Our results do not necessarily indicate active congenital or neonatal infection. Detection of viral nucleic acids in the blood of neonates indicates only exposure to the respective virus or viruses, and not an inflammatory response. Given the small sample volume and the limit of detection of one to 10 viral nucleic acid copies, it could be inferred that true viraemic infection was occurring. It therefore also seems unlikely that presence of viral nucleic acid merely reflected transfer of maternal cells to the fetal circulation via the placenta. Prospective investigations are required to follow women through pregnancy, testing antenatal maternal blood samples for viral nucleic acids, and umbilical cord blood to determine if there is active infection in the fetus or neonate by examining leukocytes for the presence of viral antigens associated with active viral replication and the presence and severity of the inflammatory response of the fetus. The advent of widespread childhood vaccination against VZV, which has been available in South Australia for 10 years, will provide an opportunity to investigate the impact of maternal VZV infection and reactivation on the development of cerebral palsy. It will be interesting to observe if a decline occurs in the rates of cerebral palsy in the next generation, after the vaccination of their mothers, in a way similar to that of the rubellavirus vaccine in reducing the teratogenic effects of rubella during pregnancy.


It is unclear how perinatal exposure to viral infection causes subsequent brain damage and cerebral palsy. If the virus is able to cross the blood-brain barrier, it is capable of setting up infection in the brain and directly damaging vulnerable neuronal tissue. Herpesviruses are capable of establishing themselves within the brain, where they can remain latent indefinitely or reactivate and cause damage. Alternatively, products of infection can be released locally and into the circulation. These products can cross the blood-brain-barrier, as a result of either the barrier's immaturity24 or the release of pro-inflammatory cytokines that impair its integrity.25,26 Having penetrated the blood-brain-barrier, these pro-inflammatory cytokines—such as tumour necrosis factor α—can cause direct damage to developing white matter, resulting in periventricular leukomalacia, with possible stimulation of fetal microglia to produce more TNF-α27 and disruption of the endothelium and ependyma.26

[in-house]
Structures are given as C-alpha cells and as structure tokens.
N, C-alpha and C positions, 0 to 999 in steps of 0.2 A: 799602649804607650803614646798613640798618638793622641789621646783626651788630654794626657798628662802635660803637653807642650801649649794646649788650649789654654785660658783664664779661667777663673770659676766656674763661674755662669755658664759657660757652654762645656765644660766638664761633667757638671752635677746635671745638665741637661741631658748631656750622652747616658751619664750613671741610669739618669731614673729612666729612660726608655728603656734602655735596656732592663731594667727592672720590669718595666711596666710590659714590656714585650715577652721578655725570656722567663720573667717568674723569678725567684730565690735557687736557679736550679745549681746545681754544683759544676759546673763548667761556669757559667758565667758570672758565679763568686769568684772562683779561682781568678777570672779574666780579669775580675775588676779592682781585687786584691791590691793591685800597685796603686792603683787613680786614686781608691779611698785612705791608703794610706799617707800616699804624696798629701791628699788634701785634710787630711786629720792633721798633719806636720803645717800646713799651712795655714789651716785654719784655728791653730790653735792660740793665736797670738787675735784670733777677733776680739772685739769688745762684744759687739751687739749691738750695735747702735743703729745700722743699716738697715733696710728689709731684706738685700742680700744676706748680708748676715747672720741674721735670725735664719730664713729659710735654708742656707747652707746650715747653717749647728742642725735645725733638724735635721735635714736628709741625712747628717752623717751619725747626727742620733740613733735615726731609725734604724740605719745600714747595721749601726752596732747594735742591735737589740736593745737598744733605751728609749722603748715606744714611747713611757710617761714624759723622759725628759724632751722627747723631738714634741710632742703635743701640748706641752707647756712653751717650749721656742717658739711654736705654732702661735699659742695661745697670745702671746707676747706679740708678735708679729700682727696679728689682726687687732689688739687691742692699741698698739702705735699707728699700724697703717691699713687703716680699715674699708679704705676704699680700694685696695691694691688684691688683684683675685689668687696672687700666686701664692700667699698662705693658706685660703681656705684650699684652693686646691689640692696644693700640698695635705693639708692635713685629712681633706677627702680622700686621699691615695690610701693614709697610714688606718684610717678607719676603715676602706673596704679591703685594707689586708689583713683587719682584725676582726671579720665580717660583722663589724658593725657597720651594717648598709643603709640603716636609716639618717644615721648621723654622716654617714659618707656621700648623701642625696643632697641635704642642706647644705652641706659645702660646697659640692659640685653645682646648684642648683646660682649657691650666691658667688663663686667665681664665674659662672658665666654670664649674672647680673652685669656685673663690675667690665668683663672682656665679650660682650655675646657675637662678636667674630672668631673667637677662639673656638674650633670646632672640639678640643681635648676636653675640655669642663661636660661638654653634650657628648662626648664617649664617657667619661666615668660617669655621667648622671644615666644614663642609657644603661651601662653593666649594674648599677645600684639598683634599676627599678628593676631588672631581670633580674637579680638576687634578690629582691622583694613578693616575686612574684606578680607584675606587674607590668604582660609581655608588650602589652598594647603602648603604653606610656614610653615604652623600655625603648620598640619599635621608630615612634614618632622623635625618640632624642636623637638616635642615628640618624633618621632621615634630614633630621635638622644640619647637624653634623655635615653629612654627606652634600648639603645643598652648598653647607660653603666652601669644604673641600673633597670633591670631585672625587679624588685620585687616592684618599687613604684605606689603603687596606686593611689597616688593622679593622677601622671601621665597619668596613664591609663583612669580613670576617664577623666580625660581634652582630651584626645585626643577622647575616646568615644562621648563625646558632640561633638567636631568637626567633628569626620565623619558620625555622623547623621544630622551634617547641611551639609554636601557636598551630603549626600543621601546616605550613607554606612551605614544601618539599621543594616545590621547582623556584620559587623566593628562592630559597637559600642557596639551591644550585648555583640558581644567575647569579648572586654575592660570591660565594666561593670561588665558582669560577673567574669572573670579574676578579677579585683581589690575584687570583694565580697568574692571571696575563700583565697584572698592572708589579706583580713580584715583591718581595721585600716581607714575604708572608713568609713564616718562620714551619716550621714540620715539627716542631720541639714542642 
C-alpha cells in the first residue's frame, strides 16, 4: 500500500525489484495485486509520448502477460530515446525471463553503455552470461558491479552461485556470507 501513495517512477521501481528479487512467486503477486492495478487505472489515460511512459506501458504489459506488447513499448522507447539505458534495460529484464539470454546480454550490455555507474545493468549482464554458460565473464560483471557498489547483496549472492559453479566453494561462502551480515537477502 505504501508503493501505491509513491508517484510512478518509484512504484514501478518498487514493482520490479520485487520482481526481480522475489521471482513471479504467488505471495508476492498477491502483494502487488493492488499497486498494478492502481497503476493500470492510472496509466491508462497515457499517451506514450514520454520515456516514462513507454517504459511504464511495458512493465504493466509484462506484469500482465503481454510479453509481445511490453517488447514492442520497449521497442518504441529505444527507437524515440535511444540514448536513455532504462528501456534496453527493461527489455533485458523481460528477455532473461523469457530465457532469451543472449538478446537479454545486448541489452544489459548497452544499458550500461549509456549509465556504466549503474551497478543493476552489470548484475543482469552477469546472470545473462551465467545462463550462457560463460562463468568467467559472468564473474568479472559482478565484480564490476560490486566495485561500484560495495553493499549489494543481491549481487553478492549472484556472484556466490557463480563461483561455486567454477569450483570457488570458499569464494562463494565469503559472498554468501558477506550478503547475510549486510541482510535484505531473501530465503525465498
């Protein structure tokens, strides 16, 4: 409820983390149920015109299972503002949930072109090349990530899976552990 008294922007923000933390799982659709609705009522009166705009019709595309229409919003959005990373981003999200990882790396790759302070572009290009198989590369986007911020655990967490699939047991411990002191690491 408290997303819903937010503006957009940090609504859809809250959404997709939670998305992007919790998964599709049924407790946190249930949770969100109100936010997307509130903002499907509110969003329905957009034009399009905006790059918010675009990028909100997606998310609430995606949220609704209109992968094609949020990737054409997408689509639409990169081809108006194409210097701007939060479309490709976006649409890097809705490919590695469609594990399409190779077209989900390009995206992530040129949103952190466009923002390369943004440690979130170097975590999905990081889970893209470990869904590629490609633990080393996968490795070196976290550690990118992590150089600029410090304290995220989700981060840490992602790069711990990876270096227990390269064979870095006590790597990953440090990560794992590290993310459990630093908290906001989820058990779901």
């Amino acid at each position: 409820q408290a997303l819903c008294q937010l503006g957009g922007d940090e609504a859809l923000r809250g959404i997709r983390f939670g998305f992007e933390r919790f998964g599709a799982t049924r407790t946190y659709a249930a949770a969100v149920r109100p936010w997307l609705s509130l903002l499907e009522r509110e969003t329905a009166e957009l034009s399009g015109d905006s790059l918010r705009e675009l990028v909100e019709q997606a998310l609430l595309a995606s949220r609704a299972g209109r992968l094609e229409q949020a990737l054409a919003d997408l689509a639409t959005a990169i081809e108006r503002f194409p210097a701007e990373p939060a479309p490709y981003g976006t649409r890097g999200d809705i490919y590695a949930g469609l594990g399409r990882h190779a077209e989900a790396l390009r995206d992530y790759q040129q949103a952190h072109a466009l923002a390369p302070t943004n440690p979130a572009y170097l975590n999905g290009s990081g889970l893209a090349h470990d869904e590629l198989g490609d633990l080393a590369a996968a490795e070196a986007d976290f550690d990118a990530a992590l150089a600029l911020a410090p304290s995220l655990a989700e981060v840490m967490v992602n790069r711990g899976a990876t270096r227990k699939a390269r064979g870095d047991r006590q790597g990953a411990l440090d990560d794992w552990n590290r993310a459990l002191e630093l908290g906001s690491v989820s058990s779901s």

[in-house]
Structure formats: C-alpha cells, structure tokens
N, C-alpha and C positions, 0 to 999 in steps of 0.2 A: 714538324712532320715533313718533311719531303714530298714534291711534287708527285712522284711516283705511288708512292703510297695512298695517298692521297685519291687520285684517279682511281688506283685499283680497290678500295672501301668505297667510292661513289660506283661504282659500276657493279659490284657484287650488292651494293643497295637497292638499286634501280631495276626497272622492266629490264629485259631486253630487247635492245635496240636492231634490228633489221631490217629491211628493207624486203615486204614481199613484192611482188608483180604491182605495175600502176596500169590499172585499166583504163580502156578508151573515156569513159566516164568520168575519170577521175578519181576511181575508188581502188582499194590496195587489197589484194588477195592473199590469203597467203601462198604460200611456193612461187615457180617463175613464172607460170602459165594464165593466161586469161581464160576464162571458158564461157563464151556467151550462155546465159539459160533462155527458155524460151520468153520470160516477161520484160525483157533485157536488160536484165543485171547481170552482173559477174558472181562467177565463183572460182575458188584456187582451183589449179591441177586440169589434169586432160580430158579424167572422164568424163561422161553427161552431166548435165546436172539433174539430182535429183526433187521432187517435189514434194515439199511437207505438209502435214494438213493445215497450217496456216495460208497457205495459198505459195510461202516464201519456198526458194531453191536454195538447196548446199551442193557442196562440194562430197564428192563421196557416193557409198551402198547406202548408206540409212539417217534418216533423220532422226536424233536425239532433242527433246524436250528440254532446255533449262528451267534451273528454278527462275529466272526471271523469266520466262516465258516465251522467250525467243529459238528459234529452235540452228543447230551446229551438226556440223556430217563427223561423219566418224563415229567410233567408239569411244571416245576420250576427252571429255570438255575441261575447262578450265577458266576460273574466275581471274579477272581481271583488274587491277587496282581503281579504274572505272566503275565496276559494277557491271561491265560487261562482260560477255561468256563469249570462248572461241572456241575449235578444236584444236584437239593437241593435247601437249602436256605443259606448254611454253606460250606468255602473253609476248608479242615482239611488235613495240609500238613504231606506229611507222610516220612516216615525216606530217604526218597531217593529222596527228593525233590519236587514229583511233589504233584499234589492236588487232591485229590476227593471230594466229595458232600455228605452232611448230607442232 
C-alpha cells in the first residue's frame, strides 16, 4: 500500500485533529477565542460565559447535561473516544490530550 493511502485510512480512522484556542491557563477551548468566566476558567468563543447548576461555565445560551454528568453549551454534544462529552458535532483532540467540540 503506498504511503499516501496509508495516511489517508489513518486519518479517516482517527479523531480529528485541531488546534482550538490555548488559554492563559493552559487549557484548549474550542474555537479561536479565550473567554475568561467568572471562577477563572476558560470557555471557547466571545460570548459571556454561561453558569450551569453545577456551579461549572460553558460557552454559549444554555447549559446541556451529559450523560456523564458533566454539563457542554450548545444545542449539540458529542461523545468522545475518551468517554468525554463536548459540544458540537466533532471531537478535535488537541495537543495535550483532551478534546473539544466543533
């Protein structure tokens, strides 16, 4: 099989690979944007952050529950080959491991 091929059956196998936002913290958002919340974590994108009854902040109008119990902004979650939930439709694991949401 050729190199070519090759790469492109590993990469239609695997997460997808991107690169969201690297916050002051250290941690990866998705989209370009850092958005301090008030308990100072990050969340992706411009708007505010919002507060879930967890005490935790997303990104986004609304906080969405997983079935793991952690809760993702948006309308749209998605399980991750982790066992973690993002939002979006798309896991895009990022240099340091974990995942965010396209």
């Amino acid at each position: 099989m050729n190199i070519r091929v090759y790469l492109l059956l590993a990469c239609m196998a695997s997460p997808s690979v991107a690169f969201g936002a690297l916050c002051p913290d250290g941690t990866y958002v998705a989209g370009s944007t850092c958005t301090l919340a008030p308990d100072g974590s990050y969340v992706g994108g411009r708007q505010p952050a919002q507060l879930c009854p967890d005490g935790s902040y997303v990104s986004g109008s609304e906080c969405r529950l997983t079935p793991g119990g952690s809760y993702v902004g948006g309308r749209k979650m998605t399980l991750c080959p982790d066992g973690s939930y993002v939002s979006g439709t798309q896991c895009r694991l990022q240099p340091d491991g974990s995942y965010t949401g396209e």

The high prevalence of exposure to viral infection in our control population indicates that “triggers” or cofactors are needed before brain damage can occur. Such triggers may include genetic susceptibility to infections—for example, cytokine polymorphisms that increase or decrease the host immune response to the infection. Disruption of barriers such as the placenta and blood-brain barrier as a result of fetal infarctions secondary to inherited thrombophilia may also have a role in the transmission and establishment of infections. Infection triggering thrombosis in the fetus with thrombophilia could also be postulated. An association between fetal thrombophilia and cerebral palsy has also been found in our cohort.28


Our study has shown that exposure to viral infection is common in newborn babies in South Australia, especially in preterm babies. The risk of cerebral palsy is nearly doubled with exposure to herpes group B viruses but may require other factors, such as genetic susceptibility to infection and inherited thrombophilia or involvement of other clinical events—for example, growth restriction or prematurity—for brain damage and subsequent cerebral palsy to occur. Future studies are planned to investigate these factors.

What is already known on this topic

Preterm birth and choriamnionitis are associated with cerebral palsy and infection with neurotropic viruses in neonates and infants can lead to neurological disability, including cerebral palsy

What this study adds

Stored dried neonatal blood spots, from babies who were diagnosed subsequently to have cerebral palsy, and from control babies, often contain nucleic acids from neurotropic viruses

Herpes group A (including cytomegalovirus) nucleic acids were found more often in neonatal blood spots of preterm control babies than in control babies born at term

Herpes group B nucleic acids were found more often in neonatal blood spots of babies who were diagnosed subsequently to have cerebral palsy than in control babies

The presence of neurotropic viral nucleic acids in the blood of newborns and the subsequent diagnosis of cerebral palsy are significantly associated


An external file that holds a picture, illustration, etc.
Object name is webplus.f2.gifA table showing prevalences of neurotropic viruses in a population of newborns diagnosed with cerebral palsy is on

We thank Barry Slobedman (Westmead Millennium Institute, NSW, Australia) for providing us with positive control viral material.

Contributors: CSG contributed to the collection, analysis and interpretation of data, writing of the manuscript, and is a study guarantor. AHM contributed to the design and interpretation of the data, writing of the manuscript, and is a study guarantor. PNG contributed to the design and interpretation of the data and writing of the manuscript. EAH contributed to the design, collection and interpretation of data, and writing of the manuscript. KP contributed to the collection and analysis of data, and writing of the manuscript. GAD contributed to the design and interpretation of data, and writing of the manuscript, and is a study guarantor. CSG, AHM, and GAD are guarantors. Other members of the South Australian Cerebral Palsy Research Group were involved in design of the study: Annabelle Chan, William M Hague, Zbigniew Rudzki, Phillipa Sharpe, T Yee Khong, Mark R Morton, Enzo Ranieri, Heather Scott, Heather Tapp, and Graeme Casey.

Funding Sources: Australian National Health and Medical Research Council, Channel 7 Children's Research Foundation, University of Adelaide, and South Australian Government Captive Insurance Corporation.

Competing interests None declared.

Ethical approval: Research Ethics Committee of the Women's and Children's Hospital.